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Mahabharata of Krishna-Dwaipayana Vyasa
translated by Kisari Mohan Ganguli

Mahabharata of Vyasa (Badarayana, krishna-dwaipayana) translated by Kisari Mohan Ganguli is perhaps the most complete translation available in public domain. Mahabharata is the most popular scripture of Hindus and Mahabharata is considered as the fifth veda. We hope this translation is helping you.

Section CLXLIV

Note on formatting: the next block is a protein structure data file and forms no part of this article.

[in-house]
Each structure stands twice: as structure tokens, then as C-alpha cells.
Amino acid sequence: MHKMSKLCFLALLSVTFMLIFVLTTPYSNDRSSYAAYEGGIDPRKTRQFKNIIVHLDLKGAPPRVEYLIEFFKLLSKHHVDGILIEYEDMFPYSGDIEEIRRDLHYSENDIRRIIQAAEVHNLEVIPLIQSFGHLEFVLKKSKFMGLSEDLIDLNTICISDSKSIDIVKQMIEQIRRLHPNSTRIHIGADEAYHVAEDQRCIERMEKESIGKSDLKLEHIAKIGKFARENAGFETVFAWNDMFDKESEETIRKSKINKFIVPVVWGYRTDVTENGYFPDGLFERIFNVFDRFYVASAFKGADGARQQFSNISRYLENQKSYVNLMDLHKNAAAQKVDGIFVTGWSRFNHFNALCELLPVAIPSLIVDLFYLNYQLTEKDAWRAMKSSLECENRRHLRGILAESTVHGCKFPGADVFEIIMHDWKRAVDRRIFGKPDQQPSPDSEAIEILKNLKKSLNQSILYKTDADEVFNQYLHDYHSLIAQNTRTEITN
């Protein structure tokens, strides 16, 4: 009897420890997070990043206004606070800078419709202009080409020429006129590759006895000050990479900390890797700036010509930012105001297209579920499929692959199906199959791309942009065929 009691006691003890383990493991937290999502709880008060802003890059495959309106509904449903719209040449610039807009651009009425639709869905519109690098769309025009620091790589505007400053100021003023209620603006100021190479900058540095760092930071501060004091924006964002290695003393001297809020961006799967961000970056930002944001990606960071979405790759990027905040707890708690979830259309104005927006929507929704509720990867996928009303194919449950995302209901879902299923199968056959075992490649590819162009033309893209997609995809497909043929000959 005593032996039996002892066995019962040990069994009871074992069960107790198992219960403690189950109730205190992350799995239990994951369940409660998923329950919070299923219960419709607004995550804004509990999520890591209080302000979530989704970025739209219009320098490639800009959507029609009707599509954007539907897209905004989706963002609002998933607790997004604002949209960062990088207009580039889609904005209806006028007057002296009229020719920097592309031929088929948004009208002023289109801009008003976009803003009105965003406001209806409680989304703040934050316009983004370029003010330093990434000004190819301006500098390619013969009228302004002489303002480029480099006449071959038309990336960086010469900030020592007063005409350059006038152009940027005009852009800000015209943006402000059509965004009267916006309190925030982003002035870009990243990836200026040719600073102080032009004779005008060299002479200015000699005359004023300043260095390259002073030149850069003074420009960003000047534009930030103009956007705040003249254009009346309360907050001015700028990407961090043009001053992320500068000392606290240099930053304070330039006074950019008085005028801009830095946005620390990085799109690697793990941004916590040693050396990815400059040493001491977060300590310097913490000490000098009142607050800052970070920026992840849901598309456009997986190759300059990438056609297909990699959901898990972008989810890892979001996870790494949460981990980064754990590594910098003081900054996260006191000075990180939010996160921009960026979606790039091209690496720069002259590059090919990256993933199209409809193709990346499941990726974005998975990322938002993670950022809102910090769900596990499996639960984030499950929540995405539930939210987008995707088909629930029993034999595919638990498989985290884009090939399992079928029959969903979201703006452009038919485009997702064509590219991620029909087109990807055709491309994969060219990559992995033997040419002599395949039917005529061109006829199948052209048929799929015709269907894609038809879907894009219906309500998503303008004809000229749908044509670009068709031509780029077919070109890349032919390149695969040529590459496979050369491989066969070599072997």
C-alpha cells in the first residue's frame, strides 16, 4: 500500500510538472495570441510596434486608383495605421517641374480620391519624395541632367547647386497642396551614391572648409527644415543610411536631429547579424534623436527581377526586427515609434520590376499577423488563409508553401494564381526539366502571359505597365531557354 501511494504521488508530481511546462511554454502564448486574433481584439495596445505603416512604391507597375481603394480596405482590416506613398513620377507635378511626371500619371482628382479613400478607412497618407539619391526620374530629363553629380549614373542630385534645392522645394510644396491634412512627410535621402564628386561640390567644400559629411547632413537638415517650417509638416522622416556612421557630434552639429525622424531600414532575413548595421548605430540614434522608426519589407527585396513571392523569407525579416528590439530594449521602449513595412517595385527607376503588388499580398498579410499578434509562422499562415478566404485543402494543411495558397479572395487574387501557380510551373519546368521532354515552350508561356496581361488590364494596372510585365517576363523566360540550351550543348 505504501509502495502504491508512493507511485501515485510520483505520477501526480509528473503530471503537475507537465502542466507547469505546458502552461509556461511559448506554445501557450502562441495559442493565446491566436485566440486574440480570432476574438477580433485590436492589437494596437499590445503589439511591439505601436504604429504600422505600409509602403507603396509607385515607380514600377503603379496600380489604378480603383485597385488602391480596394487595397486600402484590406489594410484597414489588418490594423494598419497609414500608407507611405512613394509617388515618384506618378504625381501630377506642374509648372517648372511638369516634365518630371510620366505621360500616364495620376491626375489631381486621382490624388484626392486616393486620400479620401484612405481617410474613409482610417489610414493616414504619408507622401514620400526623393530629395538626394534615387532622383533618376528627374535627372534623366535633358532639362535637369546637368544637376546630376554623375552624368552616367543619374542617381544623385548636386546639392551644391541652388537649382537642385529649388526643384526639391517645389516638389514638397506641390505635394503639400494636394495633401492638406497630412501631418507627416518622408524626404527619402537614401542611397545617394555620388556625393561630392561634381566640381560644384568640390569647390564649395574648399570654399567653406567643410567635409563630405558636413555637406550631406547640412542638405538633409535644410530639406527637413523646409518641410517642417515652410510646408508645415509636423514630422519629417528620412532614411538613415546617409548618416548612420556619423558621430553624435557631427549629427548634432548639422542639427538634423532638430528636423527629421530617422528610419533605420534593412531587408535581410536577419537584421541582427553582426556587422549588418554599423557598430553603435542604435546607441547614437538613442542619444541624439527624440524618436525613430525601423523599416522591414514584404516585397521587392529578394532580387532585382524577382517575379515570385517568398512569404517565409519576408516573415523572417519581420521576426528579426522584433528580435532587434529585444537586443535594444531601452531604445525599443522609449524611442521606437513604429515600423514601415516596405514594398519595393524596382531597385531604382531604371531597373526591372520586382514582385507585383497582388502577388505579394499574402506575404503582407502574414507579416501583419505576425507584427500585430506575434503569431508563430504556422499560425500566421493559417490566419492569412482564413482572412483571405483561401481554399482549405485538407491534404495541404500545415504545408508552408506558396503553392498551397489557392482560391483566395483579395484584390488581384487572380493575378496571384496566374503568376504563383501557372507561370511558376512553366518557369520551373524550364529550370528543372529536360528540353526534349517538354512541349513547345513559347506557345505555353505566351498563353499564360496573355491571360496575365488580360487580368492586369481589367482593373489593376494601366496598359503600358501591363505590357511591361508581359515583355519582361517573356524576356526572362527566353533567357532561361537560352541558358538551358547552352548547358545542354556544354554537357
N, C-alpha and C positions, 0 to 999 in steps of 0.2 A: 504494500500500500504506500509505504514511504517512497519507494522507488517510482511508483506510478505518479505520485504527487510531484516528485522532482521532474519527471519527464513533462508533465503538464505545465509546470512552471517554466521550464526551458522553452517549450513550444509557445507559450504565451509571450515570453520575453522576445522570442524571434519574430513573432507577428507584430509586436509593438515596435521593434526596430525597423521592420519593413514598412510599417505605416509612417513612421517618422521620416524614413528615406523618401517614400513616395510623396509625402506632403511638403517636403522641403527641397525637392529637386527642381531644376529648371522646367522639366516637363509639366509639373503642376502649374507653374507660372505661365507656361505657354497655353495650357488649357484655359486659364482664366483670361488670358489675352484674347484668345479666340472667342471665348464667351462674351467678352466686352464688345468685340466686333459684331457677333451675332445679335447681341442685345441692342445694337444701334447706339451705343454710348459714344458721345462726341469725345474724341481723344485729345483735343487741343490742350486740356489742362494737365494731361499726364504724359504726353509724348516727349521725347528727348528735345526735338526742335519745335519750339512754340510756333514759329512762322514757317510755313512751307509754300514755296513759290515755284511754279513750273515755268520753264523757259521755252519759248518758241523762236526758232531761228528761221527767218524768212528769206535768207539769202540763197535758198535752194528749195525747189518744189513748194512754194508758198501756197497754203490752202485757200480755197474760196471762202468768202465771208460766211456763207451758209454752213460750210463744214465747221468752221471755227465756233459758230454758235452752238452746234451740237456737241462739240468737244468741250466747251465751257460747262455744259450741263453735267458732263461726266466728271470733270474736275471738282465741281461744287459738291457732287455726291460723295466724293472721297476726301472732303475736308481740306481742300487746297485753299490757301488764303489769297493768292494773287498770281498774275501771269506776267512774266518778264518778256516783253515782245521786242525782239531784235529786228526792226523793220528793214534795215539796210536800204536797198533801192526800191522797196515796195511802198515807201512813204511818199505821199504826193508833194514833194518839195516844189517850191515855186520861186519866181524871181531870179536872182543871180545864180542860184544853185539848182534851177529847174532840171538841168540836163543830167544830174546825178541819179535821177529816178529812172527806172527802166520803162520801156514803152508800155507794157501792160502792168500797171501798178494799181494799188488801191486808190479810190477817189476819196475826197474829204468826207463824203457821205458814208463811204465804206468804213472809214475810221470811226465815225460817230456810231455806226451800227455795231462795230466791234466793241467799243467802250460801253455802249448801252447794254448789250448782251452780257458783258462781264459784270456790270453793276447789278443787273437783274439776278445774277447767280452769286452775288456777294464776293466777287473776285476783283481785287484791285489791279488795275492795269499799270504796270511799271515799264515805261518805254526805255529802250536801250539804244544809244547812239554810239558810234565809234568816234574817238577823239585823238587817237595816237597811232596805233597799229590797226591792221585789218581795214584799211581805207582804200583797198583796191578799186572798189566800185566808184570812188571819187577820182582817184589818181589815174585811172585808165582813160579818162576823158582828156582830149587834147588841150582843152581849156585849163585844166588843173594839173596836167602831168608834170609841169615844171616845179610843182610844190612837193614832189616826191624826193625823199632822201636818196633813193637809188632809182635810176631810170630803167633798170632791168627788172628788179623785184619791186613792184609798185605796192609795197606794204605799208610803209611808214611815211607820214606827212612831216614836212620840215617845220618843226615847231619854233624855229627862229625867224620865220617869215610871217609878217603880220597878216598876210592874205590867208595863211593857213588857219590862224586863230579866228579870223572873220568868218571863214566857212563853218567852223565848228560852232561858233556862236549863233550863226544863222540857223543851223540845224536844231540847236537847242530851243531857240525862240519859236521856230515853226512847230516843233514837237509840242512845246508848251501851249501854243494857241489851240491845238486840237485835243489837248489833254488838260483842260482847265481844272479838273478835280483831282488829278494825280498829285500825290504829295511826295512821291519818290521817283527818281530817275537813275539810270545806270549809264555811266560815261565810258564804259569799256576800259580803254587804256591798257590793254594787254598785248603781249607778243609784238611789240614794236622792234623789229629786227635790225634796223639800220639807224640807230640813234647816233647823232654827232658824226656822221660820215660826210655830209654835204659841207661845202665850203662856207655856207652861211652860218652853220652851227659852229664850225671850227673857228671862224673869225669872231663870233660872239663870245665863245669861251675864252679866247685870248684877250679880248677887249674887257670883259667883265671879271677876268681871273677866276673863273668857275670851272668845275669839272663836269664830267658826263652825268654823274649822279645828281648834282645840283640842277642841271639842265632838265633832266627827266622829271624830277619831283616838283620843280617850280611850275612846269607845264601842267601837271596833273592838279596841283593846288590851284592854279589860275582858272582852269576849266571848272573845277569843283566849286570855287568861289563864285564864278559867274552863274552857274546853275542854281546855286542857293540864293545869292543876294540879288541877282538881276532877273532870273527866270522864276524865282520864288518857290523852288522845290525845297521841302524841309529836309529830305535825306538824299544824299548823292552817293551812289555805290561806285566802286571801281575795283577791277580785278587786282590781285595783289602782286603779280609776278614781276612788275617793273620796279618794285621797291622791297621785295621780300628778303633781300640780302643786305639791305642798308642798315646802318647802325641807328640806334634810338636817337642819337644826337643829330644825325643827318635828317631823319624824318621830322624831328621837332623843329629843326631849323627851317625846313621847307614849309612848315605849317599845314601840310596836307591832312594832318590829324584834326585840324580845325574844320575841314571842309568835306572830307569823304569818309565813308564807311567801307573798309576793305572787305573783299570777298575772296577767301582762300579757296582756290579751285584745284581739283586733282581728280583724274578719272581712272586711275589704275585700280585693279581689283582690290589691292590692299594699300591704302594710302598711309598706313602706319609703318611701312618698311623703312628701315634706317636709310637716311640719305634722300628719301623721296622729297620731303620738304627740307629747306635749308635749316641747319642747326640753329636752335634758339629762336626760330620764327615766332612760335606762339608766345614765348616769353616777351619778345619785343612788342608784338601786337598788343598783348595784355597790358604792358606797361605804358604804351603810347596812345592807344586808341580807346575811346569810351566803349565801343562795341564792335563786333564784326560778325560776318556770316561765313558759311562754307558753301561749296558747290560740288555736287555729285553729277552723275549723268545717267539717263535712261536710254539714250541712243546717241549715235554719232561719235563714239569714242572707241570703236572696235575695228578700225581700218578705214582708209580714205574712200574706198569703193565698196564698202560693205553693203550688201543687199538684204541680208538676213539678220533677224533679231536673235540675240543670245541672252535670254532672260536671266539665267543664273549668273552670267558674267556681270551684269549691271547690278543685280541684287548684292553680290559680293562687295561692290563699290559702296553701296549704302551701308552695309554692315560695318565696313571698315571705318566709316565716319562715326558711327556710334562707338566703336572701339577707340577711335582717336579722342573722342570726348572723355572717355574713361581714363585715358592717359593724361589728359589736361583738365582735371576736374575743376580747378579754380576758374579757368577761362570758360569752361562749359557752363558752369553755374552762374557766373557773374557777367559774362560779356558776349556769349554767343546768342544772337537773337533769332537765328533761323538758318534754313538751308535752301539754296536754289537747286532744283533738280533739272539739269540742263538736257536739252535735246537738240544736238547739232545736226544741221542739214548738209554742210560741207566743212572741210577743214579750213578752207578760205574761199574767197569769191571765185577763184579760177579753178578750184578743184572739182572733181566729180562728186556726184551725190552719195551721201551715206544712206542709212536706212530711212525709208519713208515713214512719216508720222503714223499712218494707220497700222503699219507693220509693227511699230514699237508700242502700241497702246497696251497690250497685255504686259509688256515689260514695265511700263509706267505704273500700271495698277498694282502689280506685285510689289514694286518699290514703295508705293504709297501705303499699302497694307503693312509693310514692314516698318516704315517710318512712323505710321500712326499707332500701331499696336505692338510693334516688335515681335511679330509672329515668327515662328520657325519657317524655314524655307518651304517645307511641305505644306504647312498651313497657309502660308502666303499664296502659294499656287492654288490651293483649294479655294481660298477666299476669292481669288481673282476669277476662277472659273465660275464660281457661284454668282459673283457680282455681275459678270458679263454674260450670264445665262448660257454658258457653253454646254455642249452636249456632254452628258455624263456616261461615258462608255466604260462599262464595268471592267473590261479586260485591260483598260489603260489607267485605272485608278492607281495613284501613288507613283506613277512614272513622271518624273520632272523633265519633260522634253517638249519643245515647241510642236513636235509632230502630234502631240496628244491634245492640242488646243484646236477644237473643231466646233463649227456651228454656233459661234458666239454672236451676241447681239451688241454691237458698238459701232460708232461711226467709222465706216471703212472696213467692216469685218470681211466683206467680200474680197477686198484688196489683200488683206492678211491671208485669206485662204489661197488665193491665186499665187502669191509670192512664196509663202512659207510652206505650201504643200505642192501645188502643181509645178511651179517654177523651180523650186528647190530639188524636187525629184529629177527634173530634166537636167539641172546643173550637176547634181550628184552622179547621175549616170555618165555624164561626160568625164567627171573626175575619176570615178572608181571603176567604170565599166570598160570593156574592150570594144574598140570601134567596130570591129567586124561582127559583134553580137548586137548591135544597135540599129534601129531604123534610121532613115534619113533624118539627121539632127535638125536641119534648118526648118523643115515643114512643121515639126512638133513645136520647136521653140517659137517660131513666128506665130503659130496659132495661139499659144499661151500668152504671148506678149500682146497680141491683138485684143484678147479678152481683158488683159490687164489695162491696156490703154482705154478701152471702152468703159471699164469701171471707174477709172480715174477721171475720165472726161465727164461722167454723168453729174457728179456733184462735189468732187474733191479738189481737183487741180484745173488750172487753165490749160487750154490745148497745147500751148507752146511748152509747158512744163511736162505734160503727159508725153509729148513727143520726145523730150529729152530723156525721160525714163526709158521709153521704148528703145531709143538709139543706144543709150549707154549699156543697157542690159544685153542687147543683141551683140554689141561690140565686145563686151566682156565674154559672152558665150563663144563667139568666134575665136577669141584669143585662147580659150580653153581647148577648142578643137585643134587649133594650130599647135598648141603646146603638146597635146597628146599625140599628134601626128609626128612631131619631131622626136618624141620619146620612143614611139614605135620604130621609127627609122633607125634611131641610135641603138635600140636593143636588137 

Markandeya continued, "Listen now to another story. One day as king Yayati, the son of Nahusha, was sitting on his throne, surrounded by the citizens, there came unto him a Brahmana desirous of soliciting wealth for his preceptor, and approaching the king, the Brahmana said, 'O king, I beg of thee wealth for my preceptor according to my covenant.' And the king said, 'O Holy One, tell me what thy covenant is.' And thereupon the Brahmana said, 'O king, in this world when men are asked for alms, they entertain contempt for him that asketh it. I therefore, ask thee, O king, with what feelings thou wilt give me what I ask and upon which I have set my heart.' And the king replied saying, 'Having given away a thing, I never boast of it. I never also listen to solicitations for things that cannot be given. I listen, however, to prayers for things that can be given and giving them away I always become happy. I will give thee a thousand kine. The Brahmana that asks me for a gift is always dear to me. I am never angry with the person that begs of me and I am never sorry for having given away a thing!' And the Brahmana then obtained from the king a thousand kine and went away."





 
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